Choosing the next spokesperson

1 July 2008

The three candidates: Fabiola Gianotti, Marzio Nessi, and Leonardo Rossi

In just two weeks, we’ll know the identity of the next ATLAS spokesperson. The Collaboration Board, composed of one representative from each of the 167 institutions in ATLAS, is set to hold the election in the afternoon of July 11th, the last day of ATLAS week in Bern. The term of office of the next spokesperson starts on March 1st 2009 and lasts for two years.

The nomination process started on October 30th 2007, with a general email calling for nominations, and closed on January 25th 2008. Any ATLAS physicist could nominate a candidate, and 24 nominees emerged from the considerable response.

Extensive considerations by the search committee narrowed the nominees to a shortlist, and finally, three candidates have agreed to stand: Fabiola Gianotti, Marzio Nessi, and Leonardo Rossi. Kerstin Jon-And, chairperson of the search committee, is pleased with the result, saying: “I’m happy to see that we have such good candidates.”

Although our style of elections does not include campaigning, the candidates have each published statements on ATLAS internal pages, online since the end of May.

Individual physicists had the power to nominate, but votes are cast by institution. If representatives from all 167 institutions cannot attend the meeting, it is possible for one institution to cast a vote for another. ATLAS must be informed in advance of an institution naming a procurator, during the morning of July 11th at the very latest. No institution may cast more than its own vote and those of two other institutions.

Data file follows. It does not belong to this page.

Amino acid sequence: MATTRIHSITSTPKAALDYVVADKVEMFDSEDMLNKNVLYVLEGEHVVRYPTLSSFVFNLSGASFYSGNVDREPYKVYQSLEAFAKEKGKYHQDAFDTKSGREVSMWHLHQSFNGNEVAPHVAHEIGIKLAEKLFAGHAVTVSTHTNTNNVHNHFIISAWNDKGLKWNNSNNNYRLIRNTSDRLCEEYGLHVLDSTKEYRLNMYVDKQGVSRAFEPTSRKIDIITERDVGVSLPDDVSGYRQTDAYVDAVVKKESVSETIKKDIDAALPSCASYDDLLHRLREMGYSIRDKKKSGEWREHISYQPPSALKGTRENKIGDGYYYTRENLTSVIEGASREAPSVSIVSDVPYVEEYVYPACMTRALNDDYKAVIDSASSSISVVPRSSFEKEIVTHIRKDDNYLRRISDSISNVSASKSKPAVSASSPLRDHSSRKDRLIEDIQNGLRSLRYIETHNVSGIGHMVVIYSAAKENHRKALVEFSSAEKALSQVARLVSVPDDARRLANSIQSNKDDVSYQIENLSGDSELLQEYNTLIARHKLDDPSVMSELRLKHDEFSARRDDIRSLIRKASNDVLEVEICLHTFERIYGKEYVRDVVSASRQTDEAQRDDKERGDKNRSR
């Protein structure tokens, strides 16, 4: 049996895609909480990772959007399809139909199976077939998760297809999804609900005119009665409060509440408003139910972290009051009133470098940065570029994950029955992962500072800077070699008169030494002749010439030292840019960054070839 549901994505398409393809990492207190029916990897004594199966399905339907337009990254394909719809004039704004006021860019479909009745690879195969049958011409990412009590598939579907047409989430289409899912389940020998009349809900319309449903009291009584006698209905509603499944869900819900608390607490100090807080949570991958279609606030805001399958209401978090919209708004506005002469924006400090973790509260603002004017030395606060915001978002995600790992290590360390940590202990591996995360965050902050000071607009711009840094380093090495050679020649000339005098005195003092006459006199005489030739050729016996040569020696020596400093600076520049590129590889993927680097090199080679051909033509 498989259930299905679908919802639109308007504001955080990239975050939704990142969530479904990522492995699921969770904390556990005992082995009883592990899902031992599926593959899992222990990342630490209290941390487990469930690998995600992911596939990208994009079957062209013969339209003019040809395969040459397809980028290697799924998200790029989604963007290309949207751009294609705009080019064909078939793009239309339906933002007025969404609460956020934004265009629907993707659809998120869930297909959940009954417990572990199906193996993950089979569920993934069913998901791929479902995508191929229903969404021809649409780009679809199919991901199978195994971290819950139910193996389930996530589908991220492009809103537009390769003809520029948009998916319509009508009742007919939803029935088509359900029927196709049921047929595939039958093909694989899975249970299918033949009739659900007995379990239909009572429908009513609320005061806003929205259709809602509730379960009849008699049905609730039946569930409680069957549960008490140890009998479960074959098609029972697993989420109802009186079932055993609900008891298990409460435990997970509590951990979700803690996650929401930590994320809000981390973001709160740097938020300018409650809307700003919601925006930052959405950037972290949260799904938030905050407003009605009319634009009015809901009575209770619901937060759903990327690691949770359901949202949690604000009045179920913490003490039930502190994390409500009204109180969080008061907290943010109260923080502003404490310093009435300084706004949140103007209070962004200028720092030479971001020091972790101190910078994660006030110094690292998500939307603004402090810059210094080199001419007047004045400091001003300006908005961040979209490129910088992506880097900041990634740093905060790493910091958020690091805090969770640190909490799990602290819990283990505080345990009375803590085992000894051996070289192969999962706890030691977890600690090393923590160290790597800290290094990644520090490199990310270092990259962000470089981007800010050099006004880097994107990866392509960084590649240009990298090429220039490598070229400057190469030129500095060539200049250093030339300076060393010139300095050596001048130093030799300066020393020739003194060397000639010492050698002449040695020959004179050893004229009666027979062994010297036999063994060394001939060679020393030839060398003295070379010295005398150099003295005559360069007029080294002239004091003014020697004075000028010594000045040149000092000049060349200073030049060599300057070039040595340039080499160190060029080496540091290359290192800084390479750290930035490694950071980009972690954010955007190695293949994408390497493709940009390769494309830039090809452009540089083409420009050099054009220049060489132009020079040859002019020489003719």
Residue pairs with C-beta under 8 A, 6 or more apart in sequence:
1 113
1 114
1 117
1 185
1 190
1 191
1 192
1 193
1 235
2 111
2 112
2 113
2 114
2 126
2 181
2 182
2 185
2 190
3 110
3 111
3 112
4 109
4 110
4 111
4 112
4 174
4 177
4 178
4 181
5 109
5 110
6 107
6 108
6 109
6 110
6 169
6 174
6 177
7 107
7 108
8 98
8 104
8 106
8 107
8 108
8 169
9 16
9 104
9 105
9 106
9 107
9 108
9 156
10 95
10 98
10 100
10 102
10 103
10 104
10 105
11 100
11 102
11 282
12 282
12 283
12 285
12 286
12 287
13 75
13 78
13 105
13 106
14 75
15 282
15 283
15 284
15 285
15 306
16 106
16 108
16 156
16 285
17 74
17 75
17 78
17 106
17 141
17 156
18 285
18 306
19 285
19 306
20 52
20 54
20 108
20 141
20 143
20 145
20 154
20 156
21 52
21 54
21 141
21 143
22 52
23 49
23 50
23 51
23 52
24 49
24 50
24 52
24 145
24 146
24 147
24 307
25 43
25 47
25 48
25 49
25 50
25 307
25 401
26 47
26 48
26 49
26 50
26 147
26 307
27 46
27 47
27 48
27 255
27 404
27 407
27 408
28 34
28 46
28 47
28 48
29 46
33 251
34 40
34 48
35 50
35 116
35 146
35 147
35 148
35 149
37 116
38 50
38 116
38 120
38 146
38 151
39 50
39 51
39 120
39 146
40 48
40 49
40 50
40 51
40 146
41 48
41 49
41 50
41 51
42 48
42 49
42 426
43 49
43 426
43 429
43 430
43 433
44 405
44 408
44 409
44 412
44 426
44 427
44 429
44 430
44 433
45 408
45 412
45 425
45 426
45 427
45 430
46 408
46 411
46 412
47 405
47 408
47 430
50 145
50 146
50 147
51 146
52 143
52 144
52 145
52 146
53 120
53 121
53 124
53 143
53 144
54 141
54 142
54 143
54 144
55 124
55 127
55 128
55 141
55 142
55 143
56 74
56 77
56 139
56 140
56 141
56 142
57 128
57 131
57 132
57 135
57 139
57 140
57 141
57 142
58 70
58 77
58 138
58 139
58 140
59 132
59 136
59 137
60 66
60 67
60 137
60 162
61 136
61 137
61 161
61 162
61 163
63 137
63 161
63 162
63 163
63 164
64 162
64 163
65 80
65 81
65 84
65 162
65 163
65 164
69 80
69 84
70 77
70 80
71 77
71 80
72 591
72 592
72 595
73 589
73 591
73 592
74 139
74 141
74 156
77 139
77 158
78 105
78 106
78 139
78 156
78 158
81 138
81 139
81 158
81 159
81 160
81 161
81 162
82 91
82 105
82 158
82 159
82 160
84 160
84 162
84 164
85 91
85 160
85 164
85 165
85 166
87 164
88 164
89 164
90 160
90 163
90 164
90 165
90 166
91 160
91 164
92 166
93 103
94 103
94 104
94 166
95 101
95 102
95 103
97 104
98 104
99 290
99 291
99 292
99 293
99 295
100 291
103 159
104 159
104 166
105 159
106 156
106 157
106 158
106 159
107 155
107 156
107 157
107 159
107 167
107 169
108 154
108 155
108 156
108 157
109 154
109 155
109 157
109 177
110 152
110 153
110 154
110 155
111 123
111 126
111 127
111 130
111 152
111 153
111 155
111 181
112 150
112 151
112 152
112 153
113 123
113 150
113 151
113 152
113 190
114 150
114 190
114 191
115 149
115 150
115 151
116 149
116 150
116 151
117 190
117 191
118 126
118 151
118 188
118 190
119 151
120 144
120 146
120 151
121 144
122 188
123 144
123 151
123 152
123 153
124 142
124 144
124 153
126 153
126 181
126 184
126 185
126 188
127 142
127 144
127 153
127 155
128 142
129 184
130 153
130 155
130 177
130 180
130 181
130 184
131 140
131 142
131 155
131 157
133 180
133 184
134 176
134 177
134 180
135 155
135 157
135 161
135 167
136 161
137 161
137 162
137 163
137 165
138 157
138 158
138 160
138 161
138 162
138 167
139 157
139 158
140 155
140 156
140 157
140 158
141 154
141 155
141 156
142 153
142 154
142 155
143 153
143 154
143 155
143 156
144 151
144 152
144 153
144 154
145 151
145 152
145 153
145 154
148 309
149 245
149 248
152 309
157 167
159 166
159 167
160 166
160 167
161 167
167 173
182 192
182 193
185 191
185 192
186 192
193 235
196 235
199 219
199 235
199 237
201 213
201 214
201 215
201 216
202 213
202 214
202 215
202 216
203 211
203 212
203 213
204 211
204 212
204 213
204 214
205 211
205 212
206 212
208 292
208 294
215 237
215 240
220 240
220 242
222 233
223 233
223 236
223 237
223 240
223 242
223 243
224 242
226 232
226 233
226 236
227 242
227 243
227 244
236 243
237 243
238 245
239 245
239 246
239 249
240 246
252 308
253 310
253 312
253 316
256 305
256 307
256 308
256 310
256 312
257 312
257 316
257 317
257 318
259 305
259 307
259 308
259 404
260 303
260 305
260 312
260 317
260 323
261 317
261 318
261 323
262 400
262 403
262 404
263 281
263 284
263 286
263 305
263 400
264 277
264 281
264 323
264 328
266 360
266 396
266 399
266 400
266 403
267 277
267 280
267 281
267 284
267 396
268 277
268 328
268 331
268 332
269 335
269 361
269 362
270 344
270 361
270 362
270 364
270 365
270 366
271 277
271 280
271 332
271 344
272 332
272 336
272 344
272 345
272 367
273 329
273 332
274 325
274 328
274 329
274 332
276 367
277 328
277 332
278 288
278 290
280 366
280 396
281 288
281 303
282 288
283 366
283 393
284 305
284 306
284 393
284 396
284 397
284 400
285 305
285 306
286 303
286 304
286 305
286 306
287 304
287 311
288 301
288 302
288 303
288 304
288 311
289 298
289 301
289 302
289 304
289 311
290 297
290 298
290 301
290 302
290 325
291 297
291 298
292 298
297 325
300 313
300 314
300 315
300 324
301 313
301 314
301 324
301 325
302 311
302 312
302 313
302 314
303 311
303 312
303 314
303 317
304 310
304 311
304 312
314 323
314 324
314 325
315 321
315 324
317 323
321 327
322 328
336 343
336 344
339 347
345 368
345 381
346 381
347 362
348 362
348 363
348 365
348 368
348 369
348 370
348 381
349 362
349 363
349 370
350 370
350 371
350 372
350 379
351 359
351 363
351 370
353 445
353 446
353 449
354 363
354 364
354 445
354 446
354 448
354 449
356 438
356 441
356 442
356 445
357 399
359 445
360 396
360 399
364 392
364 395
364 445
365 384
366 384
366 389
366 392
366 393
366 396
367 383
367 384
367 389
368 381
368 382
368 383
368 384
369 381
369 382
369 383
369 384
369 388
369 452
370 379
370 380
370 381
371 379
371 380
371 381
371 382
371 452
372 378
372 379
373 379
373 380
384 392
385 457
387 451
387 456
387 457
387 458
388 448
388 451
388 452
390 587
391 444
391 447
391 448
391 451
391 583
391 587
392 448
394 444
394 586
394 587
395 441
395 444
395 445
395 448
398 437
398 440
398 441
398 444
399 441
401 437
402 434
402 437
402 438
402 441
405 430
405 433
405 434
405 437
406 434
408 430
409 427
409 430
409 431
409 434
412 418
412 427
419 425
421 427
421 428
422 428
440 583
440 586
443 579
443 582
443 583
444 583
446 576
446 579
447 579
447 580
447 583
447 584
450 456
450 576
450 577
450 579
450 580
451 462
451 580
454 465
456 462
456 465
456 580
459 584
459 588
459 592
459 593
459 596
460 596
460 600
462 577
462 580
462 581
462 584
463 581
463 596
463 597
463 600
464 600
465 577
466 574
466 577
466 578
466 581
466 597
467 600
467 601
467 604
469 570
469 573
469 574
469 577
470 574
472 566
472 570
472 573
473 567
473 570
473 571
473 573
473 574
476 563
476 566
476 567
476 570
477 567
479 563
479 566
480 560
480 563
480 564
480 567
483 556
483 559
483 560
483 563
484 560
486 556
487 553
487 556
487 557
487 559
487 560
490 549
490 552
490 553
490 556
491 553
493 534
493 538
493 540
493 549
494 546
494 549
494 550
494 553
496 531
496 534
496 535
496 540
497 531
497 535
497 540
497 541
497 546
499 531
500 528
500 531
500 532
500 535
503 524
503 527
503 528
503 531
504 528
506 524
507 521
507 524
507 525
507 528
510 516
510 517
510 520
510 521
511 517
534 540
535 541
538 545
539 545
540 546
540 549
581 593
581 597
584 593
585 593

The election is decided in one or two rounds. To win the first round, a candidate must receive more than half the votes. Valid ballots either choose one candidate or choose none. Institutions that cast abstaining ballots essentially vote against all three candidates, reducing the likelihood that they will secure 50% of the Collaboration Board’s support.

Should no candidate receive half the vote, institutions must choose between the top two candidates in the second round. Abstaining ballots mean nothing in this round because whichever candidate receives the most votes is named spokesperson. The second round would take place later in the afternoon, with the future spokesperson decided by the end of the day.

Choosing the deputy spokesperson(s) is a separate process, possibly beginning when the new spokesperson nominates one or two candidates for consideration by the Collaboration Board.

Katie McAlpine

ATLAS e-News